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Mysql Regular Expressions

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  • Mysql Regular Expressions

    In this article, I introduce you to what is known as MySQL Regular Expressions. At the end of the article, I give you a hyperlink to where you will have details on the subject, free.

    The SQL SELECT Statement
    Consider the following database table:

    | name | owner | species | sex | birth | death |
    | Buffy | Harold | dog | f | 1999-05-13 | NULL |
    | Bowser | Diane | dog | m | 1999-08-31 | 2005-07-29 |
    | Fluffy | Harold Taylor | cat | f | 2003-02-04 | NULL |
    | Claws | Gwen Jones | cat | m | 2004-03-17 | NULL |
    | Whistler | Gwen | bird | NULL | 2007-12-09 | NULL |

    Let the name of the table be, Pets. The first column has the name of the pet and the second has the name of the owner of the pet. This table has data about pets and the people who own them. The following SELECT statement would select the first and second rows:

    SELECT * from Pets where species = "dog";

    Reason for Regular Expressions
    You know how to select rows, when the string, e.g. "dog" above, matches the value of a column cell in the table. In the above select statement, "dog" matches the first and second cell values in the third column of the table. You know how to do this kind of thing, already. What about the case when you want the rows, where the name (cell value) of the species has a 'd' ? In the table, the species names with a 'd' are "dog" and "bird". The first letter in "dog" is 'd' and the last letter in "bird" is also 'd'. In other words, you want the first, second and last rows. The following select statement will select these 3 rows, matching only the character, 'd' in the third column.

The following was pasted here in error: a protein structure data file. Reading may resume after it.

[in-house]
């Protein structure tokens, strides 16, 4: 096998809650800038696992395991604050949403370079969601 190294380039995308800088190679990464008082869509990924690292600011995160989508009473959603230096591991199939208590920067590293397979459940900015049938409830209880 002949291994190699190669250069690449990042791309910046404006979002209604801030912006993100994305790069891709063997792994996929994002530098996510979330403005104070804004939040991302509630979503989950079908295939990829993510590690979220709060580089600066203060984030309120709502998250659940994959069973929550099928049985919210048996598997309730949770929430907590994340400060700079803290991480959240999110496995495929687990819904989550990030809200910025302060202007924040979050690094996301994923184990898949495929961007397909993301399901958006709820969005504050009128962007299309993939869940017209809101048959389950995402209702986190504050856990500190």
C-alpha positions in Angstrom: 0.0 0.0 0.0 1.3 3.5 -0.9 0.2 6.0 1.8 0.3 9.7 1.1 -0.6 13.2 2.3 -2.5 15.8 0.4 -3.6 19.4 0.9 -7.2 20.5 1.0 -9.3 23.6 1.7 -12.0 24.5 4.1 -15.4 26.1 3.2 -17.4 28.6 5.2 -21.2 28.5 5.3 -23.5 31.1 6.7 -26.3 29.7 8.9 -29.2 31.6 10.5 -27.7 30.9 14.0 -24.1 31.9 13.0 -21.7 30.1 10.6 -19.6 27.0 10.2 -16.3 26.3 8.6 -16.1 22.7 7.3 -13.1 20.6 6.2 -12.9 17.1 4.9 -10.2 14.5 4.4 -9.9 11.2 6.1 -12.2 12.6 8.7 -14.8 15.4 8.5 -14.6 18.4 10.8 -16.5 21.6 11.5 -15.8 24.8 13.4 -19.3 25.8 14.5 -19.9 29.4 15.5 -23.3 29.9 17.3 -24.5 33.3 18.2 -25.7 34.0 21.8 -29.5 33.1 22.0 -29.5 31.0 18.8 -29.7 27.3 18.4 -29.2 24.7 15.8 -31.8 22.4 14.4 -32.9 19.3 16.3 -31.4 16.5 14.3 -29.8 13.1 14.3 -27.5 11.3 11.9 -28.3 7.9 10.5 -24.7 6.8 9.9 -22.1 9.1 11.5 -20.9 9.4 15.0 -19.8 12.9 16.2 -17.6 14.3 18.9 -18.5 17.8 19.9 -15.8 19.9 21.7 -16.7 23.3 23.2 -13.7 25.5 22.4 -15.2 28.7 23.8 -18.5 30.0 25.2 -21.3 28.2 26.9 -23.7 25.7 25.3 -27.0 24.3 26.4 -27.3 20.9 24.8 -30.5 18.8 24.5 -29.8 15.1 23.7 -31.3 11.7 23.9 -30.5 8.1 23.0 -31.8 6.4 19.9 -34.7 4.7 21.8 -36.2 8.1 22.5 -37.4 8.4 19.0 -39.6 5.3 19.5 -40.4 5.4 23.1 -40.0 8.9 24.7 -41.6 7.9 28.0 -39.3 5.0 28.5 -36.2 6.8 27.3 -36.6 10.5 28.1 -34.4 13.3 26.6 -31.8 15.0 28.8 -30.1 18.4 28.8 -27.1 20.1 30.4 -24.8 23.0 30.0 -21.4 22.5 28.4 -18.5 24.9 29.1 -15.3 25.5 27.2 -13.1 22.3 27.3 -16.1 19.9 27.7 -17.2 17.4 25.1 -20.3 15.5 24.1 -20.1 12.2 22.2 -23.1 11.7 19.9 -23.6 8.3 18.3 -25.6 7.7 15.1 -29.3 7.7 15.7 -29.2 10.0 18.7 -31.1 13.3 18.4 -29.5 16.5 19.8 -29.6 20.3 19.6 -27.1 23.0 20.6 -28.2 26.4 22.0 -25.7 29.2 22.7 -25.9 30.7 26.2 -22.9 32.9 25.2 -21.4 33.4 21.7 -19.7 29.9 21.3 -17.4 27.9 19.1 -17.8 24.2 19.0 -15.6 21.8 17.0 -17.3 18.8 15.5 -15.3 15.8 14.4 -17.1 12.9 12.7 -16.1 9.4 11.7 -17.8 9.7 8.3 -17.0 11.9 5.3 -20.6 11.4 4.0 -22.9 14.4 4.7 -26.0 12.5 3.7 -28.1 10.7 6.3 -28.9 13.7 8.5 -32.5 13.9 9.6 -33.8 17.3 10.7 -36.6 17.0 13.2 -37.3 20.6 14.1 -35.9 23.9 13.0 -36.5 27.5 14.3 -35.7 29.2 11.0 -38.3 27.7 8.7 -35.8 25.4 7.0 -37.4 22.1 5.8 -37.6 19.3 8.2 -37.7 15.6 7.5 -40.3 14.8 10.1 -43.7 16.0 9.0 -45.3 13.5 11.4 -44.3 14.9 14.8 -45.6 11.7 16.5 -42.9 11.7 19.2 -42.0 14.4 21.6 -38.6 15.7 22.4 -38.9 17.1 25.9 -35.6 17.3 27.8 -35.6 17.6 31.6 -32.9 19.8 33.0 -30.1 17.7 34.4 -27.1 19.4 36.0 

SELECT * from Pets where species rLike ".*d.*";

    In this statement, ".*d.*" , without the quotes, is an example of what is called, a pattern. It means, any string that has the letter, 'd'. rLike means, like. So the statement selects rows where species are like ".*d.*".

    A pattern is a set of characters such as ".*d.*" , that determines what is matched in a string. In the above table and in the third column, "dog" and "bird" are matched. "dog" is selected from the two instances of "dog" and "bird" is selected from the single instance of "bird". There are five choices to choose from, in the third column. The choices are: "dog" (twice), "cat" (twice) and "bird" (once). Each of these choices is a string. Such a string is called, a subject. Note: It is possible for you to have a table of only one row with just one subject. In the above case there are 5 subjects. So in a regular expression situation, you have the subject, the reserved word, rLike, and the pattern. Note: rLike is an operator similar to the assignment operator, = .

    The pattern is made up of ordinary characters and Metacharacters. These characters are combined in a special way to form an expression. So you can call a pattern, a regular expression, or simply, regex. You will see how patterns are formed (constructed) soon.

    All what I have said above, is just the tip of the iceberg. There are more interesting things to come, on MySQL Regular Expressions, that I have prepared for you. Some of the above stuff is repeated there for emphasis. To reach that, click the following hyperlink:

    Mysql Regular Expressions